With this in mind, the present invention was developed. In it, the belt of the prior system has been provided with a notch or stop along its length. In operation and in a number of applications, the notched belt of the present invention provides an effective stop to the wave or peel of the prior system. This enables the user to manipulate the top or tonneau cover in a number of new and desirable ways without having the belt take off and detach any farther than is desirable or necessary to accomplish the desired tasks.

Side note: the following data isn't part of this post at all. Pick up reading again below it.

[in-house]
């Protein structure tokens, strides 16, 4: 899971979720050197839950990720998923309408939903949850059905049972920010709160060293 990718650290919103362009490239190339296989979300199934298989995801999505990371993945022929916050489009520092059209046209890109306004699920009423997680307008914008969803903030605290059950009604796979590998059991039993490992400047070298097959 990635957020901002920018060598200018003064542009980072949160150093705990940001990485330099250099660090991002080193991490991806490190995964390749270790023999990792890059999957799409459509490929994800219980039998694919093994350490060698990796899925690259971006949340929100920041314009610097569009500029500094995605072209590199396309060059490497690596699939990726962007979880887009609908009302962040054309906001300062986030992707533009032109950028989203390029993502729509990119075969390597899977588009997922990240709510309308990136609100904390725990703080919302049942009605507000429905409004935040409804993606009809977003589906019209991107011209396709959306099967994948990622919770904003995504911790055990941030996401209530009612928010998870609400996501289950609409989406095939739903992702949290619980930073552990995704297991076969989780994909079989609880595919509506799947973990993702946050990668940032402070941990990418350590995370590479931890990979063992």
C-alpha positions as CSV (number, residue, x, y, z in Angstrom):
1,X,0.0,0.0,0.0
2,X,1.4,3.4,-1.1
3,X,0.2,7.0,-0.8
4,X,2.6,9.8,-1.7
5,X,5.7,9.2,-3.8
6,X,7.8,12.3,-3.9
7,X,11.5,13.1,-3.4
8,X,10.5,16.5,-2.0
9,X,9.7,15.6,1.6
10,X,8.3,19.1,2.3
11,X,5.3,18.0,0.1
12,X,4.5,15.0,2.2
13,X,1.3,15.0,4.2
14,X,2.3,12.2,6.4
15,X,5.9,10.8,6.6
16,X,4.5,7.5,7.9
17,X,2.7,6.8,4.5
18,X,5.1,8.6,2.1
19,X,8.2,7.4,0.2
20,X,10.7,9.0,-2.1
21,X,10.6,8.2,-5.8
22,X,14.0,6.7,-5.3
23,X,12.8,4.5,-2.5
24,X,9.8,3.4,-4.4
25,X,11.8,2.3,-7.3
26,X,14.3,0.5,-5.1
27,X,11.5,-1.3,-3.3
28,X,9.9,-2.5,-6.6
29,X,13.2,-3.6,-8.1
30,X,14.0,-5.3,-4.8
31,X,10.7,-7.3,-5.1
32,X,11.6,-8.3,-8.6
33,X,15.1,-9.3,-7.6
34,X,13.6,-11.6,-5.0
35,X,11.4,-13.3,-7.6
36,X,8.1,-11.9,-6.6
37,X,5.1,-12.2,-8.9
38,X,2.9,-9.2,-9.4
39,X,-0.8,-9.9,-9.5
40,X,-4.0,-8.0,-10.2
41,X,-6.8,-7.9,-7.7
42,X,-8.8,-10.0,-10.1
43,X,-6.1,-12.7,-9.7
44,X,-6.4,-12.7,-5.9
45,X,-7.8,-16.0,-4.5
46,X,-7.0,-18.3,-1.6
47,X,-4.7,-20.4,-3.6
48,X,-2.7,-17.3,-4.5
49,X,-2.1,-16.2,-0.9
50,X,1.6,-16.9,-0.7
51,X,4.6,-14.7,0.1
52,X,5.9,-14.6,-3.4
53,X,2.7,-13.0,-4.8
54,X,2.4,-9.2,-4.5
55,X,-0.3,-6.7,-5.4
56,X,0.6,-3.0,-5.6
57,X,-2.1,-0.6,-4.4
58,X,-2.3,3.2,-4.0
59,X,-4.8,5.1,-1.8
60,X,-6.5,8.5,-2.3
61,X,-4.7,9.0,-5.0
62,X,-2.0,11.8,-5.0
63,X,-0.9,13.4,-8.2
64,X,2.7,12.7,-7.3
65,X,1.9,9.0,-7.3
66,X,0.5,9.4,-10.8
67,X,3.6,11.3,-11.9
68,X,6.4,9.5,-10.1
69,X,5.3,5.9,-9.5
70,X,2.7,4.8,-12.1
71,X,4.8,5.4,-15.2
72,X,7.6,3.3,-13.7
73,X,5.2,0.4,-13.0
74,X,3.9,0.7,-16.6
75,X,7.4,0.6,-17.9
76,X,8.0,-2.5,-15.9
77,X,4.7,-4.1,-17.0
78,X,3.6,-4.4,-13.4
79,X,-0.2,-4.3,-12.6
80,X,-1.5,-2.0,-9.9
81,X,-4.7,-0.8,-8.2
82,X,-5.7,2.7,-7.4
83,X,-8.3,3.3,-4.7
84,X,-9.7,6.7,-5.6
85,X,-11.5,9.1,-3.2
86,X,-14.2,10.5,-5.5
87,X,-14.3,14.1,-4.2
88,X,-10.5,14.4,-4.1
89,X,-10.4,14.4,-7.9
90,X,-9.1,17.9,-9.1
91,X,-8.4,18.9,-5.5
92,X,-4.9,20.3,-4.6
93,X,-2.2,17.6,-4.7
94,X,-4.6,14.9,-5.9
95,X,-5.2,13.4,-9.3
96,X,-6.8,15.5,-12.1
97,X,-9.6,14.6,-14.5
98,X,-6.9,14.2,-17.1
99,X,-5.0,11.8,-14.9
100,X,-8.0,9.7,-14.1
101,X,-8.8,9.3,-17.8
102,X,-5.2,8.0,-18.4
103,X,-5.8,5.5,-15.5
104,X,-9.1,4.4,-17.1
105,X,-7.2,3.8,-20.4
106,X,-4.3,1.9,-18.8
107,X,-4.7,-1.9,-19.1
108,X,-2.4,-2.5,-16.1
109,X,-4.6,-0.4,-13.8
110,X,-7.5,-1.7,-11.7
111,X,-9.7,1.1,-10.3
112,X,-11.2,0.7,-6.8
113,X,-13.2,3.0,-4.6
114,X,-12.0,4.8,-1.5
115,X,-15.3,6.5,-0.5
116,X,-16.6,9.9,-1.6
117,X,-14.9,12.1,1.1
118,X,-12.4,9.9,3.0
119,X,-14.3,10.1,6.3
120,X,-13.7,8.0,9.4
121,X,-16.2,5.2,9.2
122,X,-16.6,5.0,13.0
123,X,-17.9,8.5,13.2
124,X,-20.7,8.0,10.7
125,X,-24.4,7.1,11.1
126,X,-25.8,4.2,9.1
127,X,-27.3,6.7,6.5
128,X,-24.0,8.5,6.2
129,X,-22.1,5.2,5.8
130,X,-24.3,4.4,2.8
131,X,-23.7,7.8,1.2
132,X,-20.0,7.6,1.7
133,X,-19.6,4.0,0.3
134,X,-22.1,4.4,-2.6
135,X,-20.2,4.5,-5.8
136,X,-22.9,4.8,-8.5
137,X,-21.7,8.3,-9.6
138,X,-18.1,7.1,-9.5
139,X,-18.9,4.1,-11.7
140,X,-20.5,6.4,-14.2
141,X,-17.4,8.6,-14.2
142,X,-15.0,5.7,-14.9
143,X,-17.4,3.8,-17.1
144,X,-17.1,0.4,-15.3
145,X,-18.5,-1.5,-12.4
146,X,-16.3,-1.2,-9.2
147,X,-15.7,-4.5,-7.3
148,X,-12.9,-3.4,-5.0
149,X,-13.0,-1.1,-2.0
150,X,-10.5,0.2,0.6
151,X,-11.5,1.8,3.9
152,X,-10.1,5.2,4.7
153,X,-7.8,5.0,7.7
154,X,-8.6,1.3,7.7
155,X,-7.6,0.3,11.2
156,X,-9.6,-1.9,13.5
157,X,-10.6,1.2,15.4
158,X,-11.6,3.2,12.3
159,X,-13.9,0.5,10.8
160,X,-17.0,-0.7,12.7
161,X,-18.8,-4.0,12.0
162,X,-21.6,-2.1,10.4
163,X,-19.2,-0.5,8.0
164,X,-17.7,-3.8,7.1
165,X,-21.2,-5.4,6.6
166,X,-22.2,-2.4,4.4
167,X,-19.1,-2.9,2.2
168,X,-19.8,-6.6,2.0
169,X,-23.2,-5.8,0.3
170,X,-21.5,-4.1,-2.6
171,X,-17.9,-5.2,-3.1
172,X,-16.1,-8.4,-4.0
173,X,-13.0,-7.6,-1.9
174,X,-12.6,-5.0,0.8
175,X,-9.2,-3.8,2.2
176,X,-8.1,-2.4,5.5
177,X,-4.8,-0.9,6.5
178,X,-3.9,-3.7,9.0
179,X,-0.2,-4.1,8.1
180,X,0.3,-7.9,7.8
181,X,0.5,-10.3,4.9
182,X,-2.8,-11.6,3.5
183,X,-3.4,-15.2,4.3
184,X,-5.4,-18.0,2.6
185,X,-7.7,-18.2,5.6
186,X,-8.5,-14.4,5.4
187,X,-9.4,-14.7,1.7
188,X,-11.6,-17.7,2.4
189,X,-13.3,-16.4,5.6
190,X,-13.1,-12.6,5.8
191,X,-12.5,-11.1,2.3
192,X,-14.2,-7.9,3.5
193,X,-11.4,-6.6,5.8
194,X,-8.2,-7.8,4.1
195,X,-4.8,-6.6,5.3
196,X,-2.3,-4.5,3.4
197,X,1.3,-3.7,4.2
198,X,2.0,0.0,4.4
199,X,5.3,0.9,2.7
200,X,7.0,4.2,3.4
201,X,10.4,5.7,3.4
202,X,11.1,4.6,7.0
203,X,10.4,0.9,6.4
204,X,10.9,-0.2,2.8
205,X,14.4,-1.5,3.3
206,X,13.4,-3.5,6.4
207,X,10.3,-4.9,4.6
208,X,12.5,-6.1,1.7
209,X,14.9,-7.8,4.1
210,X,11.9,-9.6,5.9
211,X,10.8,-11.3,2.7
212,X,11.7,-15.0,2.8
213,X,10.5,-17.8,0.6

This invention involves a retainer system for vehicle soft tops and tonneau covers. The system includes a belt attached to the edge of the fabric of the top or tonneau cover and a channel member mounted on the vehicle to selectively receive the belt. The belt of the present invention is provided with a stop mechanism to positively prevent the belt from peeling out of the retaining channel member farther than desired. In the preferred embodiments, the stop mechanism is a notch or cutout in the belt. With the present invention, the notch will effectively stop the peel or withdrawal of the belt from the retaining channel at a predetermined location along the channel.